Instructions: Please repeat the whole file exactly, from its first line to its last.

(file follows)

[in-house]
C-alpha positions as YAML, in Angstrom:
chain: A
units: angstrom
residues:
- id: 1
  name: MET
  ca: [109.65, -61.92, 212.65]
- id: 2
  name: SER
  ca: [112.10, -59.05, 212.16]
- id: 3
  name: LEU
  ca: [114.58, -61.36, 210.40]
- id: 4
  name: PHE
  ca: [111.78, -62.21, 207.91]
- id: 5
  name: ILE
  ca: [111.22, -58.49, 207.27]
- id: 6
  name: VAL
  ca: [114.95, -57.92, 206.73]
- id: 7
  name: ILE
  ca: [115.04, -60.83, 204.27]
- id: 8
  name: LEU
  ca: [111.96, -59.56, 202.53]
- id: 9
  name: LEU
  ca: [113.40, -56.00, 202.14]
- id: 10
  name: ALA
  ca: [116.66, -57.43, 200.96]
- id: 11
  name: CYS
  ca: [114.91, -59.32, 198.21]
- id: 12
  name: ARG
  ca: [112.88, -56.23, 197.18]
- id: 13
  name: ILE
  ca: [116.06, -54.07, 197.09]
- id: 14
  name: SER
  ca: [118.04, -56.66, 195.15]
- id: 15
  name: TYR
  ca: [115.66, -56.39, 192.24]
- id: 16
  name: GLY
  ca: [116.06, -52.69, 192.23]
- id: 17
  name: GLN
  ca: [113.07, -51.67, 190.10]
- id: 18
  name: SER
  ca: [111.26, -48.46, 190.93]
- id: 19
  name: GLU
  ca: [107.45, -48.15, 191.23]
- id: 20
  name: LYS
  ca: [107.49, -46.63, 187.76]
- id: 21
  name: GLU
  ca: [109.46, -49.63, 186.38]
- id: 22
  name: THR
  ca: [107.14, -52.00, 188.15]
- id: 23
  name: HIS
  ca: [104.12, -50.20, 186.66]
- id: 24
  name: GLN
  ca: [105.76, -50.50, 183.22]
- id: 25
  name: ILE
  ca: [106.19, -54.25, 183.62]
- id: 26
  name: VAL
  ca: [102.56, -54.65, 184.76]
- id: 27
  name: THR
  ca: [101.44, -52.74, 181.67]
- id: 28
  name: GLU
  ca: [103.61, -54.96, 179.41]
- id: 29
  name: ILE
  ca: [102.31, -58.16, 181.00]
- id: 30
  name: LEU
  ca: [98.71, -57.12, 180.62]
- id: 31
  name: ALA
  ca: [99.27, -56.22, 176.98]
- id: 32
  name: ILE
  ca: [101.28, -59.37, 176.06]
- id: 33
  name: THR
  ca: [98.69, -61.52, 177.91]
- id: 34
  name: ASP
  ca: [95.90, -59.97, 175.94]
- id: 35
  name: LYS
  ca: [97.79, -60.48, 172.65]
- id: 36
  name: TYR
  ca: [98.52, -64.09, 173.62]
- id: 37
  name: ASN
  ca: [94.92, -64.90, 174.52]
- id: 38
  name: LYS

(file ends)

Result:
[in-house]
C-alpha positions as YAML, in Angstrom:
chain: A
units: angstrom
residues:
- id: 1
  name: MET
  ca: [109.65, -61.92, 212.65]
- id: 2
  name: SER
  ca: [112.10, -59.05, 212.16]
- id: 3
  name: LEU
  ca: [114.58, -61.36, 210.40]
- id: 4
  name: PHE
  ca: [111.78, -62.21, 207.91]
- id: 5
  name: ILE
  ca: [111.22, -58.49, 207.27]
- id: 6
  name: VAL
  ca: [114.95, -57.92, 206.73]
- id: 7
  name: ILE
  ca: [115.04, -60.83, 204.27]
- id: 8
  name: LEU
  ca: [111.96, -59.56, 202.53]
- id: 9
  name: LEU
  ca: [113.40, -56.00, 202.14]
- id: 10
  name: ALA
  ca: [116.66, -57.43, 200.96]
- id: 11
  name: CYS
  ca: [114.91, -59.32, 198.21]
- id: 12
  name: ARG
  ca: [112.88, -56.23, 197.18]
- id: 13
  name: ILE
  ca: [116.06, -54.07, 197.09]
- id: 14
  name: SER
  ca: [118.04, -56.66, 195.15]
- id: 15
  name: TYR
  ca: [115.66, -56.39, 192.24]
- id: 16
  name: GLY
  ca: [116.06, -52.69, 192.23]
- id: 17
  name: GLN
  ca: [113.07, -51.67, 190.10]
- id: 18
  name: SER
  ca: [111.26, -48.46, 190.93]
- id: 19
  name: GLU
  ca: [107.45, -48.15, 191.23]
- id: 20
  name: LYS
  ca: [107.49, -46.63, 187.76]
- id: 21
  name: GLU
  ca: [109.46, -49.63, 186.38]
- id: 22
  name: THR
  ca: [107.14, -52.00, 188.15]
- id: 23
  name: HIS
  ca: [104.12, -50.20, 186.66]
- id: 24
  name: GLN
  ca: [105.76, -50.50, 183.22]
- id: 25
  name: ILE
  ca: [106.19, -54.25, 183.62]
- id: 26
  name: VAL
  ca: [102.56, -54.65, 184.76]
- id: 27
  name: THR
  ca: [101.44, -52.74, 181.67]
- id: 28
  name: GLU
  ca: [103.61, -54.96, 179.41]
- id: 29
  name: ILE
  ca: [102.31, -58.16, 181.00]
- id: 30
  name: LEU
  ca: [98.71, -57.12, 180.62]
- id: 31
  name: ALA
  ca: [99.27, -56.22, 176.98]
- id: 32
  name: ILE
  ca: [101.28, -59.37, 176.06]
- id: 33
  name: THR
  ca: [98.69, -61.52, 177.91]
- id: 34
  name: ASP
  ca: [95.90, -59.97, 175.94]
- id: 35
  name: LYS
  ca: [97.79, -60.48, 172.65]
- id: 36
  name: TYR
  ca: [98.52, -64.09, 173.62]
- id: 37
  name: ASN
  ca: [94.92, -64.90, 174.52]
- id: 38
  name: LYS